• Woolnaugh, S. J., , J. M. Slingo, , and B. J. Hoskins, 2000: The relationship between convection and sea surface temperature on intraseasonal timescales. J. Climate, 13 , 20862104.

    • Search Google Scholar
    • Export Citation
  • Xie, X., , and B. Wang, 1996: Low-frequency equatorial waves in vertically sheared zonal flow. Part II: Unstable waves. J. Atmos. Sci, 53 , 35893605.

    • Search Google Scholar
    • Export Citation
  • Yasunari, T., 1979: Cloudiness fluctuations associated with the Northern Hemisphere summer monsoon. J. Meteor. Soc. Japan, 57 , 227242.

    • Search Google Scholar
    • Export Citation
  • Zhang, C., 1996: Atmospheric intraseasonal variability at the surface in the tropical western Pacific Ocean. J. Atmos. Sci, 53 , 739758.

    • Search Google Scholar
    • Export Citation
  • Zhu, B., , and B. Wang, 1993: The 30–60-day convection seesaw between the tropical Indian and western Pacific Oceans. J. Atmos. Sci, 50 , 184199.

    • Search Google Scholar
    • Export Citation
  • View in gallery

    Seasonal variation of 10–100-day filtered OLR variance. (top) May–Jun average, (middle) Jul average, and (bottom) Aug–Oct average. Contour interval is 250 (W m−2)2. First contour at 500 (W m−2)2. Regions where the OLR variance > 750 (W m−2)2 are shaded

  • View in gallery

    Comparison of May–Jun and Aug–Oct average vertical shear of the zonal wind U(200 mb)–U(850 mb), skin temperature, and q(1000 mb). (a) May–Jun average skin temperature and vertical wind shear. Solid (dashed) contours indicate negative (positive) shear. Thick line is the zero contour. Contour interval is 10 m s−1. Shading denotes skin temperature greater than 301 K [scale at bottom of (c)]. (b) May–Jun average specific humidity at 1000 mb. Shading denotes specific humidity greater than 0.004 [scale at bottom of (d)]. (c) Aug–Oct average skin temperature and vertical wind shear. Contours and shading as in (a). (d) Aug–Oct average specific humidity at 1000 mb. Shading as in (b)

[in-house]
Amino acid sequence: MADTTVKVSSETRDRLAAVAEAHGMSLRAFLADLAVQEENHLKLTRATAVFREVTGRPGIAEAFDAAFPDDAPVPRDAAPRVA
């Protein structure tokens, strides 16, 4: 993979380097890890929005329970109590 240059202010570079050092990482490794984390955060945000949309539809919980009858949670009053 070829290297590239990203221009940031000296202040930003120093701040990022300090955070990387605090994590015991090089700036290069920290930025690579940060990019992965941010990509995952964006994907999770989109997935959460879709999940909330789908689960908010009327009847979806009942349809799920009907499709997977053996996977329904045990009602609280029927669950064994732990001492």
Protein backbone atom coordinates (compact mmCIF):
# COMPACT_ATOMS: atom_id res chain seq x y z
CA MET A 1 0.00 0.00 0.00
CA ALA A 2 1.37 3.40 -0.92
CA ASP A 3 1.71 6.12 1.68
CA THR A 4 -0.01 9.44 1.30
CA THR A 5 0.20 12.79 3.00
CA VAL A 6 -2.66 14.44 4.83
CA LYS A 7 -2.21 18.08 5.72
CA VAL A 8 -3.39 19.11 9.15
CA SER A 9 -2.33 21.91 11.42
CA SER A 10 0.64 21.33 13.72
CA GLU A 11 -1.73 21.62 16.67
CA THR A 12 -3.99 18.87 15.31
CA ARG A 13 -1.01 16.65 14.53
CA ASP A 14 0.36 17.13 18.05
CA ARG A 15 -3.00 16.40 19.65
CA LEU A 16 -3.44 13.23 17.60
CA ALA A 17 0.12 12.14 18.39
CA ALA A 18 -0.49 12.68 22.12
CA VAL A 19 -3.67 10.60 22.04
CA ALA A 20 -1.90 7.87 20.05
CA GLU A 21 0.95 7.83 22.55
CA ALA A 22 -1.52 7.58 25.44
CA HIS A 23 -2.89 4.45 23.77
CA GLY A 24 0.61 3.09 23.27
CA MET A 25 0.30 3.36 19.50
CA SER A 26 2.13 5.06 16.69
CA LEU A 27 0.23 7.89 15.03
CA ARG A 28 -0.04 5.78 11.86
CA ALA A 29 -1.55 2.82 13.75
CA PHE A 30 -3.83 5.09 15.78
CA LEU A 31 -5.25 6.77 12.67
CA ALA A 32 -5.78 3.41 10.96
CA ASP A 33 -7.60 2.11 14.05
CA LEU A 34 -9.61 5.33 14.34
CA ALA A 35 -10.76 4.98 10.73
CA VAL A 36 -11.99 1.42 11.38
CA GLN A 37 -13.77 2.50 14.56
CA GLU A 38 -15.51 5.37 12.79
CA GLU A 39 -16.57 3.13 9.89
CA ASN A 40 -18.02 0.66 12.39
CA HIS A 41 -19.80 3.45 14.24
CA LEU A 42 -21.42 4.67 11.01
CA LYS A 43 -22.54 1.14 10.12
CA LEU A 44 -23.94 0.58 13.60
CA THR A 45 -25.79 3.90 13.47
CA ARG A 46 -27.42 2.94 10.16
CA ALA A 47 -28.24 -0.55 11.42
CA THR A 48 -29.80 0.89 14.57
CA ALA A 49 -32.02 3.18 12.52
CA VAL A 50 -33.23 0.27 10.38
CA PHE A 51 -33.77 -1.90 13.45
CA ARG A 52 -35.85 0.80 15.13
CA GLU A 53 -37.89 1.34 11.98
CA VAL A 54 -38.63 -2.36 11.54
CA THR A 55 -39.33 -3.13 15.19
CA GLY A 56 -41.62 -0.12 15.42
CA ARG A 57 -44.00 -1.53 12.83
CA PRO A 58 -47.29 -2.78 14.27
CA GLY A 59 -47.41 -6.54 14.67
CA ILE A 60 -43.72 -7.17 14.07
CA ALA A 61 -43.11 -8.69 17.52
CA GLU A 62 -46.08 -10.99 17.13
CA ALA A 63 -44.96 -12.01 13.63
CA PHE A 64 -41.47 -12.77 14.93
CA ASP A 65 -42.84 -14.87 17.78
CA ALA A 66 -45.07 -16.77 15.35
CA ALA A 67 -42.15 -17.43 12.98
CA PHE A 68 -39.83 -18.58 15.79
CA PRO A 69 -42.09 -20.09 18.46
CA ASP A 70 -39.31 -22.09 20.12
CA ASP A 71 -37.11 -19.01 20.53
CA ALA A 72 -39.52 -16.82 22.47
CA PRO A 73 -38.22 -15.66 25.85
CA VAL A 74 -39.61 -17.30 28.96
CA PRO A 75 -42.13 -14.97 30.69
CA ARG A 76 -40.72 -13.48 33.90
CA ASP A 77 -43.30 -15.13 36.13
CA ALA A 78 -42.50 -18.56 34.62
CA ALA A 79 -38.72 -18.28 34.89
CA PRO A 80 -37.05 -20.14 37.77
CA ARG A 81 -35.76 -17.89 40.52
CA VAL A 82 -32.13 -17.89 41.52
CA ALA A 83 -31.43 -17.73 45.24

• View in gallery

    Compositing procedure: (a) location of base regions used to form the composites; (b) example of event selection. OLR (W m−2) anomaly time series for May–Jun 1995: Dashed line shows the OLR anomaly averaged over the Indian Ocean base region shown in (a). Solid line shows the OLR anomaly averaged over the western Pacific base region shown in (a). The gray horizontal line is located at −15 W m−2 and is the intensity threshold an event must reach to be included in the composite

  • View in gallery

    May–Jun composite OLR and 850-mb wind anomalies. Contours are OLR (W m−2). Gray arrows are 850-mb wind vector anomaly. Black arrows are 850-mb wind anomaly significant at the 90% confidence level. Shown are (a) day −10, (b) day −5, (c) day 0, (d) day +5, (e) day +10, (f) day +15, (g) day +20, and (h) day +25. The numbers above and below the gray shades at the bottom of the figure indicate the range of values represented by that gray shade

  • View in gallery

    Aug–Oct composite OLR and 850-mb wind anomalies. Contours and wind vectors are as in Fig. 4. Shown are (a) day −10, (b) day −5, (c) day 0, (d) day +5, (e) day +10, (f) day +15, (g) day +20, and (h) day +25. The numbers above and below the gray shades at the bottom of the figure indicate the range of values represented by that gray shade

  • View in gallery

    May–Jun 1–100-day filtered 850-mb wind and OLR anomalies. Contours are OLR anomaly, with first contour at 10 W m−2. Vectors are the 850-mb wind anomaly. Shown are (a) day −7, (b) day −3, (c) day +1, (d) day +4, (e) day +5, and (f) day +6. The numbers above and below the gray shades at the bottom of the figure indicate the range of values represented by that gray shade

  • View in gallery

    Aug–Oct 1–100-day filtered 850-mb wind and OLR anomalies. Contours as in Fig. 6. Shown are (a) day +9, (b) day +11, (c) day +13, (d) day +15, (e) day +17, and (f) day +19. The numbers above and below the gray shades at the bottom of the figure indicate the range of values represented by that gray shade

  • View in gallery